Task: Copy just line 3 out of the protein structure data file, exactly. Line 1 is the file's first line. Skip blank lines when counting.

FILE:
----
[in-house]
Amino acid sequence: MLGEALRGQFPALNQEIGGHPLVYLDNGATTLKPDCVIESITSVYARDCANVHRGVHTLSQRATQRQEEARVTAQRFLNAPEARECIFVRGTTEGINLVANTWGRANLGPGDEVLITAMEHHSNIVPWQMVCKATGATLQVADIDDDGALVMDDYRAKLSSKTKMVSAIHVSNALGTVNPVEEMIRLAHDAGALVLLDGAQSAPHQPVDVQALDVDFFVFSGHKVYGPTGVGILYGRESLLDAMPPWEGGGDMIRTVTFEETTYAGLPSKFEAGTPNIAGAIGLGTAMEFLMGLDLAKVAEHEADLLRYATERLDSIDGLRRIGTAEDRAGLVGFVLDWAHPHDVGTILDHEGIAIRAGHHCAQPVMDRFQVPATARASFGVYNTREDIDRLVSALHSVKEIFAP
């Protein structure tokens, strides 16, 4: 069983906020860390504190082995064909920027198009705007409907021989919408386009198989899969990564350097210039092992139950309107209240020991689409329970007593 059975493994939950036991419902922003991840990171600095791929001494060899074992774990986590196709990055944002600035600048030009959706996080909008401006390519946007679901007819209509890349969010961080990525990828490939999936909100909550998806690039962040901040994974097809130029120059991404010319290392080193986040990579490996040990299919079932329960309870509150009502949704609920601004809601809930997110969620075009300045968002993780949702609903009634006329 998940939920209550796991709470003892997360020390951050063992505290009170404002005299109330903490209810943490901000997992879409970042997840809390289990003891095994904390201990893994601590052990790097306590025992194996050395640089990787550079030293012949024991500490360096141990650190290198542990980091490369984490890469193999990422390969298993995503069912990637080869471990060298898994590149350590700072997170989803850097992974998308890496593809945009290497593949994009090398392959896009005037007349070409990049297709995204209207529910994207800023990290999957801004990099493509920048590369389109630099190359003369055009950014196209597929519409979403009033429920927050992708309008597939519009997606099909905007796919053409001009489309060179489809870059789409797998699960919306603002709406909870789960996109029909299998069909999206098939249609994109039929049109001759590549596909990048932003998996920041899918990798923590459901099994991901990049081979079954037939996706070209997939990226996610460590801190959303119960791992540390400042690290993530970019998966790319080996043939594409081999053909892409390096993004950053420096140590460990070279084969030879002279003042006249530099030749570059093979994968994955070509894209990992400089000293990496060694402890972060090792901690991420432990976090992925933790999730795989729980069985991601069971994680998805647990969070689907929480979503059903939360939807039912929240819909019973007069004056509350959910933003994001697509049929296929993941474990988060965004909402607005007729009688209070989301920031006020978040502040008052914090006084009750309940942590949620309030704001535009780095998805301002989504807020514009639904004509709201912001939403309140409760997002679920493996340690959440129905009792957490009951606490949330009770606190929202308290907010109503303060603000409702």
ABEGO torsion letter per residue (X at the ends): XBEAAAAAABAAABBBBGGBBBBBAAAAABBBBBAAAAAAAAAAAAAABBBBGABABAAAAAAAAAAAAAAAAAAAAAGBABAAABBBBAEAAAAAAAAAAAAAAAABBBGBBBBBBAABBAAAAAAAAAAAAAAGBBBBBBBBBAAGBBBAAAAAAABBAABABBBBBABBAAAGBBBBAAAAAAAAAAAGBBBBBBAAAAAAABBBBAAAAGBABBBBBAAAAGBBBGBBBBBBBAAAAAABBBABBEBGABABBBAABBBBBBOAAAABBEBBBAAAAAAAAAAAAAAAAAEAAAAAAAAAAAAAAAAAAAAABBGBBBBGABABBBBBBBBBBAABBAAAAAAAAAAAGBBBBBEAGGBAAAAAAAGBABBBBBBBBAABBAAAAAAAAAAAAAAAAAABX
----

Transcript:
């Protein structure tokens, strides 16, 4: 069983906020860390504190082995064909920027198009705007409907021989919408386009198989899969990564350097210039092992139950309107209240020991689409329970007593 059975493994939950036991419902922003991840990171600095791929001494060899074992774990986590196709990055944002600035600048030009959706996080909008401006390519946007679901007819209509890349969010961080990525990828490939999936909100909550998806690039962040901040994974097809130029120059991404010319290392080193986040990579490996040990299919079932329960309870509150009502949704609920601004809601809930997110969620075009300045968002993780949702609903009634006329 998940939920209550796991709470003892997360020390951050063992505290009170404002005299109330903490209810943490901000997992879409970042997840809390289990003891095994904390201990893994601590052990790097306590025992194996050395640089990787550079030293012949024991500490360096141990650190290198542990980091490369984490890469193999990422390969298993995503069912990637080869471990060298898994590149350590700072997170989803850097992974998308890496593809945009290497593949994009090398392959896009005037007349070409990049297709995204209207529910994207800023990290999957801004990099493509920048590369389109630099190359003369055009950014196209597929519409979403009033429920927050992708309008597939519009997606099909905007796919053409001009489309060179489809870059789409797998699960919306603002709406909870789960996109029909299998069909999206098939249609994109039929049109001759590549596909990048932003998996920041899918990798923590459901099994991901990049081979079954037939996706070209997939990226996610460590801190959303119960791992540390400042690290993530970019998966790319080996043939594409081999053909892409390096993004950053420096140590460990070279084969030879002279003042006249530099030749570059093979994968994955070509894209990992400089000293990496060694402890972060090792901690991420432990976090992925933790999730795989729980069985991601069971994680998805647990969070689907929480979503059903939360939807039912929240819909019973007069004056509350959910933003994001697509049929296929993941474990988060965004909402607005007729009688209070989301920031006020978040502040008052914090006084009750309940942590949620309030704001535009780095998805301002989504807020514009639904004509709201912001939403309140409760997002679920493996340690959440129905009792957490009951606490949330009770606190929202308290907010109503303060603000409702």